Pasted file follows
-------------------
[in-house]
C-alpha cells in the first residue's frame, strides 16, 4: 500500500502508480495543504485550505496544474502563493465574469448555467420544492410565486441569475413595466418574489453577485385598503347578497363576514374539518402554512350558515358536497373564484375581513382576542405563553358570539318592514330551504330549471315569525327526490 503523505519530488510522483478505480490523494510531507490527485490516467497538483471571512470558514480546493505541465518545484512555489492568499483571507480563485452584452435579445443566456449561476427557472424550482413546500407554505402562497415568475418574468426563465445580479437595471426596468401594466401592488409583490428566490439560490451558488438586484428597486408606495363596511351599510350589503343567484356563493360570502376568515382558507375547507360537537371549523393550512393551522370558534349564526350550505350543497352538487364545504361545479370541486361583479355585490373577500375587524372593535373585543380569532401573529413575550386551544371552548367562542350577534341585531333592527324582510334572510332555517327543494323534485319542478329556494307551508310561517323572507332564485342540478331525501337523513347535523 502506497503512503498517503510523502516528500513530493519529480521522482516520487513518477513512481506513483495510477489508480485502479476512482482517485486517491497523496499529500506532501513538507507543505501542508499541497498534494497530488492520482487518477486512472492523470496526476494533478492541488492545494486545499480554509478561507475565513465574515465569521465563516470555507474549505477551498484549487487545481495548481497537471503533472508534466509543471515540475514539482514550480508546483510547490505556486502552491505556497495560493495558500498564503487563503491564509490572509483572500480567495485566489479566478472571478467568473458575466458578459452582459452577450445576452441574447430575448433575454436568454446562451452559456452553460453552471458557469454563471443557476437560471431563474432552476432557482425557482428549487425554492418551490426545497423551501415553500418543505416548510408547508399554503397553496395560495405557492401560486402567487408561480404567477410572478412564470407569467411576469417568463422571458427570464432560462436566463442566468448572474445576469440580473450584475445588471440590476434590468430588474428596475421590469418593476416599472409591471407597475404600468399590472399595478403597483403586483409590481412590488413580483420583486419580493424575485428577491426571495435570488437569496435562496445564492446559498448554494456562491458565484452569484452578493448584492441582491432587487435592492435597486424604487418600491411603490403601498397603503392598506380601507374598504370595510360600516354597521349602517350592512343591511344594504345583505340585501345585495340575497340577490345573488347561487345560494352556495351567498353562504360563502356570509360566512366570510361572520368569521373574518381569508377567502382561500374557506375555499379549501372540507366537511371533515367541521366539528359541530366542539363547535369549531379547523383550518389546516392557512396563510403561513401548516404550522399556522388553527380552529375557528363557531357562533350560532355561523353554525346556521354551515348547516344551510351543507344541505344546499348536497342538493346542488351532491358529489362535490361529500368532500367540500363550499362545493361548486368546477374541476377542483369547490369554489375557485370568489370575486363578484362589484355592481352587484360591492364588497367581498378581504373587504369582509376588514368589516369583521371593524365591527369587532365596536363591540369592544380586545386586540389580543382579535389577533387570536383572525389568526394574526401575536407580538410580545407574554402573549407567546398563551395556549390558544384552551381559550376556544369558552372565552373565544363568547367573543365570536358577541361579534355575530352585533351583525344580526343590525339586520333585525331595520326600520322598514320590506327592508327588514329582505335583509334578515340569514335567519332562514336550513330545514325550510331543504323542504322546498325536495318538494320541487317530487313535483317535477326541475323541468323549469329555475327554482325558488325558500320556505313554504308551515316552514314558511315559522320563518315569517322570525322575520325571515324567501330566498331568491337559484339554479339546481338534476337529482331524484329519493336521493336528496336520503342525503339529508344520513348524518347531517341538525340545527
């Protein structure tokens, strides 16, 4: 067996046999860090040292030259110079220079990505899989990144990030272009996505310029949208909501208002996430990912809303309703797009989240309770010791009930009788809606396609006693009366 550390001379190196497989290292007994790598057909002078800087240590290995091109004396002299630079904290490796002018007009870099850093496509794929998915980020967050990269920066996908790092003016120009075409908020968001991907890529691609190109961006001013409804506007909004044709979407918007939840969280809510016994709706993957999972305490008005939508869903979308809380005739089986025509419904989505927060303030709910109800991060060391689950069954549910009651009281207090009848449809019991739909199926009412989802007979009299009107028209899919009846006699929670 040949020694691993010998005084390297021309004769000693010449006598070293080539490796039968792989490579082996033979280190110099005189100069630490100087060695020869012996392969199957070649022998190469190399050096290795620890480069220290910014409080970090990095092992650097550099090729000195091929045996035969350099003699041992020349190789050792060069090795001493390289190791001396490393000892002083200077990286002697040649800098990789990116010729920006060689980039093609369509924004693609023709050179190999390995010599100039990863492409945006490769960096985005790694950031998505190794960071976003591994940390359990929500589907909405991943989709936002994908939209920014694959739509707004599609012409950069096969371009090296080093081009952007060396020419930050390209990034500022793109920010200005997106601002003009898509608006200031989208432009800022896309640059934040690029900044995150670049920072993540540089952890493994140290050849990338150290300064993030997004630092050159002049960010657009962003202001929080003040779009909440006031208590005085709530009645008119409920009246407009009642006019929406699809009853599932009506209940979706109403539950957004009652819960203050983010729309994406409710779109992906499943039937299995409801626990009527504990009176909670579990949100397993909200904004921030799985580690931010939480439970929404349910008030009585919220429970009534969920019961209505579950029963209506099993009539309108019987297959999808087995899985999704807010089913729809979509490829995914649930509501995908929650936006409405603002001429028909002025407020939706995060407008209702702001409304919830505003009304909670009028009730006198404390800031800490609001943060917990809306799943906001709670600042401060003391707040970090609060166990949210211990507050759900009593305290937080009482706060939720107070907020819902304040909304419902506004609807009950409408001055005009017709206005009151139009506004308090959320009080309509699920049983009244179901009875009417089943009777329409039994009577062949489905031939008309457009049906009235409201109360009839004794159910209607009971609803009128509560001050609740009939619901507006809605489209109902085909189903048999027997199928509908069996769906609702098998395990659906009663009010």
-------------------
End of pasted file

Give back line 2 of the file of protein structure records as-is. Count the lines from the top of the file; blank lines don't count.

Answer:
C-alpha cells in the first residue's frame, strides 16, 4: 500500500502508480495543504485550505496544474502563493465574469448555467420544492410565486441569475413595466418574489453577485385598503347578497363576514374539518402554512350558515358536497373564484375581513382576542405563553358570539318592514330551504330549471315569525327526490 503523505519530488510522483478505480490523494510531507490527485490516467497538483471571512470558514480546493505541465518545484512555489492568499483571507480563485452584452435579445443566456449561476427557472424550482413546500407554505402562497415568475418574468426563465445580479437595471426596468401594466401592488409583490428566490439560490451558488438586484428597486408606495363596511351599510350589503343567484356563493360570502376568515382558507375547507360537537371549523393550512393551522370558534349564526350550505350543497352538487364545504361545479370541486361583479355585490373577500375587524372593535373585543380569532401573529413575550386551544371552548367562542350577534341585531333592527324582510334572510332555517327543494323534485319542478329556494307551508310561517323572507332564485342540478331525501337523513347535523 502506497503512503498517503510523502516528500513530493519529480521522482516520487513518477513512481506513483495510477489508480485502479476512482482517485486517491497523496499529500506532501513538507507543505501542508499541497498534494497530488492520482487518477486512472492523470496526476494533478492541488492545494486545499480554509478561507475565513465574515465569521465563516470555507474549505477551498484549487487545481495548481497537471503533472508534466509543471515540475514539482514550480508546483510547490505556486502552491505556497495560493495558500498564503487563503491564509490572509483572500480567495485566489479566478472571478467568473458575466458578459452582459452577450445576452441574447430575448433575454436568454446562451452559456452553460453552471458557469454563471443557476437560471431563474432552476432557482425557482428549487425554492418551490426545497423551501415553500418543505416548510408547508399554503397553496395560495405557492401560486402567487408561480404567477410572478412564470407569467411576469417568463422571458427570464432560462436566463442566468448572474445576469440580473450584475445588471440590476434590468430588474428596475421590469418593476416599472409591471407597475404600468399590472399595478403597483403586483409590481412590488413580483420583486419580493424575485428577491426571495435570488437569496435562496445564492446559498448554494456562491458565484452569484452578493448584492441582491432587487435592492435597486424604487418600491411603490403601498397603503392598506380601507374598504370595510360600516354597521349602517350592512343591511344594504345583505340585501345585495340575497340577490345573488347561487345560494352556495351567498353562504360563502356570509360566512366570510361572520368569521373574518381569508377567502382561500374557506375555499379549501372540507366537511371533515367541521366539528359541530366542539363547535369549531379547523383550518389546516392557512396563510403561513401548516404550522399556522388553527380552529375557528363557531357562533350560532355561523353554525346556521354551515348547516344551510351543507344541505344546499348536497342538493346542488351532491358529489362535490361529500368532500367540500363550499362545493361548486368546477374541476377542483369547490369554489375557485370568489370575486363578484362589484355592481352587484360591492364588497367581498378581504373587504369582509376588514368589516369583521371593524365591527369587532365596536363591540369592544380586545386586540389580543382579535389577533387570536383572525389568526394574526401575536407580538410580545407574554402573549407567546398563551395556549390558544384552551381559550376556544369558552372565552373565544363568547367573543365570536358577541361579534355575530352585533351583525344580526343590525339586520333585525331595520326600520322598514320590506327592508327588514329582505335583509334578515340569514335567519332562514336550513330545514325550510331543504323542504322546498325536495318538494320541487317530487313535483317535477326541475323541468323549469329555475327554482325558488325558500320556505313554504308551515316552514314558511315559522320563518315569517322570525322575520325571515324567501330566498331568491337559484339554479339546481338534476337529482331524484329519493336521493336528496336520503342525503339529508344520513348524518347531517341538525340545527